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Spider-Man 3 in our magazines

THE MOVIE: Spider-Man 3

Tobey Maguire • Kirsten Dunst • James Franco • Thomas Haden Church • Topher Grace

Peter Parker’s (Maguire) Spider-Man suit is attacked by an organism that turns it black, enhancing its powers and transforming Parker, turning him into an arrogant jerk. Even with dangerous new villains as Sandman and Venom, Peter’s greatest battle will be the one within himself.

U.S. RELEASE: May 4 2007, Nationwide • Rated: PG-13


“The easiest thing about working on Spider-Man 3 was that the team was the same, the production designer, editor and animators, who had learned how to move Spider-Man with great grace. And because I met Tobey and Kirsten seven years ago and we worked on the first picture as professional people, our friendship deepened on the second picture, and we weren’t afraid of hurting each other’s feelings, we could really speak honestly with each other about what we felt was lacking and what we felt we needed.”

“I loved working with the cast and the crew on this movie, and especially with Sam, so it was great coming back and I really felt like in this movie it was definitely the continuing story of Peter Parker and the other characters, but we were exploring new territory for the character, so it was exciting for me to venture into some different areas.”

“This is definitely the end to this trilogy. We’ve closed this chapter. But if Sam, Tobey and I were to come back together, we’d definitely be doing another movie.”

“My feelings towards the movies have really changed. When I signed on to the first one I knew it was going to be a big blockbuster, but I didn’t realize the heart that Sam would put into it, that the emphasis would be put on the characters and the story. So in the beginning, before I’d seen the first one, I might have been reluctant to be a superhero, because it would seem cheesy, but after realizing what the movies were really like, I was happy to do it in this film.”

THOMAS HADEN CHURCH (Flint Marko/Sandman):
“The birth of Sandman was by far the most challenging, dramatic thing that I did in the movie, because it’s setup by the terror of being ripped apart. It also happens to involve by far the most dangerous stunt in the movie, which I did myself. The insurance company would only allow me to do it one time, and we literally rehearsed it for six hours before we shot it. It was when the deionizer, which was built off this Bell helicopter turbo engine, goes to full rev, and the stunt guys said, ‘If you get hit it’s like getting hit by a car at 80 miles an hour.’ I had to run straight at the bars and then get yanked back. The intensity, and quite frankly the fear, is really there.”

TOPHER GRACE (Eddie Brock/Venom):
“The first day they actually poured some kind of tar-like substance on me, and the stuff was getting in my eyes and I remember thinking, ‘This is going to be a long shoot.’ There was a kind of goop that they’d smear on the suit to give it the effect of being more liquid. That remained to the end. It was kind of unpleasant. But the good thing about Sam is if it can be done physically he’ll do it, which is ironic. The more that he filmed it on the set, the more it felt authentic. But there is a bunch of CGI, especially the character of Venom.”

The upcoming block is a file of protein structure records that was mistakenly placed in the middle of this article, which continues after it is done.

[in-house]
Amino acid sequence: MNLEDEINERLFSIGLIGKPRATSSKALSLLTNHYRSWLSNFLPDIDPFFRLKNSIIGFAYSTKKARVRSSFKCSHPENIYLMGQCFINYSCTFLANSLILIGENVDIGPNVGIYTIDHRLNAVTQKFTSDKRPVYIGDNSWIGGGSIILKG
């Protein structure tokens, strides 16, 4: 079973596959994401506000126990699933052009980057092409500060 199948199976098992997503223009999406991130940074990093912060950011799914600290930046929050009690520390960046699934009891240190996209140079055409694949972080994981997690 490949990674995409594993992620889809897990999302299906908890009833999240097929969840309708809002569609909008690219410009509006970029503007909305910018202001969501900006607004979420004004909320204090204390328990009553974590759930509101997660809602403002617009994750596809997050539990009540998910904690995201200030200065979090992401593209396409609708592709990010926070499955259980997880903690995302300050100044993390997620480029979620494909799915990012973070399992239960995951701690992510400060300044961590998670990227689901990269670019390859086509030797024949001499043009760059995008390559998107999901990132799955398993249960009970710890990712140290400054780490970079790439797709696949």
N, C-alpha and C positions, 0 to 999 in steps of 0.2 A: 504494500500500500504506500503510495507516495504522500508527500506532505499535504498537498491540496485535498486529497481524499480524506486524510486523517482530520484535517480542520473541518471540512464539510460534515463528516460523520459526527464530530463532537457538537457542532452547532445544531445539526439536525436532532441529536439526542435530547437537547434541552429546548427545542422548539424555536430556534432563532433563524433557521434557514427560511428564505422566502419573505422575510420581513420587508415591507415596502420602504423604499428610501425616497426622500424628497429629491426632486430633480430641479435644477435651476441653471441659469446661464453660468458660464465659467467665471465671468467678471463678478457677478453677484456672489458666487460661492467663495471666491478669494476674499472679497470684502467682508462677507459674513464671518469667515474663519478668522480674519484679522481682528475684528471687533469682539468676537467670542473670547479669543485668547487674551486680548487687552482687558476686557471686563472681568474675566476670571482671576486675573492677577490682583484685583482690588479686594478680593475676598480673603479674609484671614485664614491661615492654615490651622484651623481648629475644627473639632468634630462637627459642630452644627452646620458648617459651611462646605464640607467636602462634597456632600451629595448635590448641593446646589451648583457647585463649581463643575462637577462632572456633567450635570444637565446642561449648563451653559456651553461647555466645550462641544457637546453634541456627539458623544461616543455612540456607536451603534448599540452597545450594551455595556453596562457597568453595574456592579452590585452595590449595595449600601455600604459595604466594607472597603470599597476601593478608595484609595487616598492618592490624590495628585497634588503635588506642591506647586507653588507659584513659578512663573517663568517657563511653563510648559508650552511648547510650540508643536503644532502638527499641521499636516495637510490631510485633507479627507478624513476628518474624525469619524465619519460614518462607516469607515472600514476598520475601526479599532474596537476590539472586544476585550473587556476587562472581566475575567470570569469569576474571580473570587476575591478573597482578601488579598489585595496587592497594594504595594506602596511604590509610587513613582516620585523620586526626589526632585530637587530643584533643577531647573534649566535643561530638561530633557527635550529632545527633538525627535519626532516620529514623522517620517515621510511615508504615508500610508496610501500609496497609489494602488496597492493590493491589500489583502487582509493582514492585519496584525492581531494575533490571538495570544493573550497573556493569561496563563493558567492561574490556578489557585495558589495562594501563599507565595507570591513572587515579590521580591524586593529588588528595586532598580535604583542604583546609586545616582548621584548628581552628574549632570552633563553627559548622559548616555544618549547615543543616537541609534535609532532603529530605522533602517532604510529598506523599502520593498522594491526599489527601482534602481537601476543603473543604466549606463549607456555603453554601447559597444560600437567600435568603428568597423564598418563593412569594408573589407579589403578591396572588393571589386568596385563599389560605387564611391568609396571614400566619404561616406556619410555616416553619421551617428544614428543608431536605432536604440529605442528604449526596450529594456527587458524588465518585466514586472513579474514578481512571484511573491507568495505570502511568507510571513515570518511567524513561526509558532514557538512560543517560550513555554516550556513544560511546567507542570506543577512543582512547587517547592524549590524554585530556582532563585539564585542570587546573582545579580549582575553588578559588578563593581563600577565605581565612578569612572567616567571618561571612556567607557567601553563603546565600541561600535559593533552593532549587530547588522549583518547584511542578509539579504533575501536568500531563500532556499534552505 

“In this story, Peter Parker falls victim to his own pride. He starts to believe all the press clippings about himself, that he’s really this hero and someone great. That pride manifests itself in a much darker way. Working on those sequences with Tobey and the dark Spider-Man was difficult for me, because I didn’t like watching Spider-Man go bad.”

“I probably had the most fun doing [the bad Spider-Man] scenes. I have heard Sam say that he didn’t like those sequences, I’m not quite sure that I’ve ever believed him though. I think he’s attracted to it and repulsed by it at the same time. I think it’s hard for him to see Peter behave in those ways because it’s his treasured character, but I think we both get a little pleasure seeing Peter like that.”

“A lot of the stunts were me. I filmed that aerial battle in the beginning for a month and a half, and even after moving on from that scene we’d go back and shoot additional shots. So I did a fair amount of that. Most of the computer-generated replicas of me are used for the wide shots, but all the stuff in close struggling with Peter is usually me. And then there’s some shot where I’m wearing a mask and they’d want to use a stuntman.”

“I have absolutely no interest in being a superhero. I got to throw a cinderblock in this one, which was fine. That’s enough for me. If I were to do any superhero-esque film, I’d do some werewolf, avant-garde in-the-streets-of Paris kind of thing.”

“Right now I feel like Spider-Man 3 is my favorite [of the trilogy]. I’m excited about it. It’s fresh. It’s funnier, it explores new territory. It’s probably the most distinctly different of the three films. I thought 2 was a really good movie. The story came together very well. In the first one I loved the excitement of it and the origin story.”

“I [would do another Spider-Man movie] if there was a great story to tell, and I had a really good take on where he could grow to now. But I’d have to have a tremendous passion to do it because so many people love Stan Lee’s character. If I didn’t think I could do it fantastically, then I should step aside and let a younger director come in who loves the character. But it would be very hard to say goodbye to Spidey.”

Written by Judy Sloane. Back to top

Visit the official Spider-Man 3 site
Images above © Columbia Pictures
Feature © 2007 Visual Imagination.
Not for reproduction.

Film Review, #683, June 2007 cover

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